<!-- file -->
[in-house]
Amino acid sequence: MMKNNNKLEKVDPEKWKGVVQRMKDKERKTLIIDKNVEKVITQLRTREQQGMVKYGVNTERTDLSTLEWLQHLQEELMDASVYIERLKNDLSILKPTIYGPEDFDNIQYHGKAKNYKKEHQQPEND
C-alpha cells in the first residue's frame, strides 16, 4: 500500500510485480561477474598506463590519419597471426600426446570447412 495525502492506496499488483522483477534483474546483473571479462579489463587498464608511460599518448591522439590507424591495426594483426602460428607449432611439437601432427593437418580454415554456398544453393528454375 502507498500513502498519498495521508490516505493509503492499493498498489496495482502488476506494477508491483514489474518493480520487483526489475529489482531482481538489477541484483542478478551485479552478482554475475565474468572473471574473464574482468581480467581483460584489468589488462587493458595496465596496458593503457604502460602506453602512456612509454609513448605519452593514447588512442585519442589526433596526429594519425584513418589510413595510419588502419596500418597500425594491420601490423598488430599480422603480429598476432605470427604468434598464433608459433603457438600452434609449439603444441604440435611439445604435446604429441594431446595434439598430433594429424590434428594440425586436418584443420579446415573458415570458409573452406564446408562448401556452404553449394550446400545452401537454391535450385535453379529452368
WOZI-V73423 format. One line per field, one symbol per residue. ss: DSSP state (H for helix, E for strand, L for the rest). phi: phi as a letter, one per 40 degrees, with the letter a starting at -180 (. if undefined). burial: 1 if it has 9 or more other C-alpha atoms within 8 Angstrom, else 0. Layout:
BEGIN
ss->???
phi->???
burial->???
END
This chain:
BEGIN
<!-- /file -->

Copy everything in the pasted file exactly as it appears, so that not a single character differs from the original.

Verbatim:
[in-house]
Amino acid sequence: MMKNNNKLEKVDPEKWKGVVQRMKDKERKTLIIDKNVEKVITQLRTREQQGMVKYGVNTERTDLSTLEWLQHLQEELMDASVYIERLKNDLSILKPTIYGPEDFDNIQYHGKAKNYKKEHQQPEND
C-alpha cells in the first residue's frame, strides 16, 4: 500500500510485480561477474598506463590519419597471426600426446570447412 495525502492506496499488483522483477534483474546483473571479462579489463587498464608511460599518448591522439590507424591495426594483426602460428607449432611439437601432427593437418580454415554456398544453393528454375 502507498500513502498519498495521508490516505493509503492499493498498489496495482502488476506494477508491483514489474518493480520487483526489475529489482531482481538489477541484483542478478551485479552478482554475475565474468572473471574473464574482468581480467581483460584489468589488462587493458595496465596496458593503457604502460602506453602512456612509454609513448605519452593514447588512442585519442589526433596526429594519425584513418589510413595510419588502419596500418597500425594491420601490423598488430599480422603480429598476432605470427604468434598464433608459433603457438600452434609449439603444441604440435611439445604435446604429441594431446595434439598430433594429424590434428594440425586436418584443420579446415573458415570458409573452406564446408562448401556452404553449394550446400545452401537454391535450385535453379529452368
WOZI-V73423 format. One line per field, one symbol per residue. ss: DSSP state (H for helix, E for strand, L for the rest). phi: phi as a letter, one per 40 degrees, with the letter a starting at -180 (. if undefined). burial: 1 if it has 9 or more other C-alpha atoms within 8 Angstrom, else 0. Layout:
BEGIN
ss->???
phi->???
burial->???
END
This chain:
BEGIN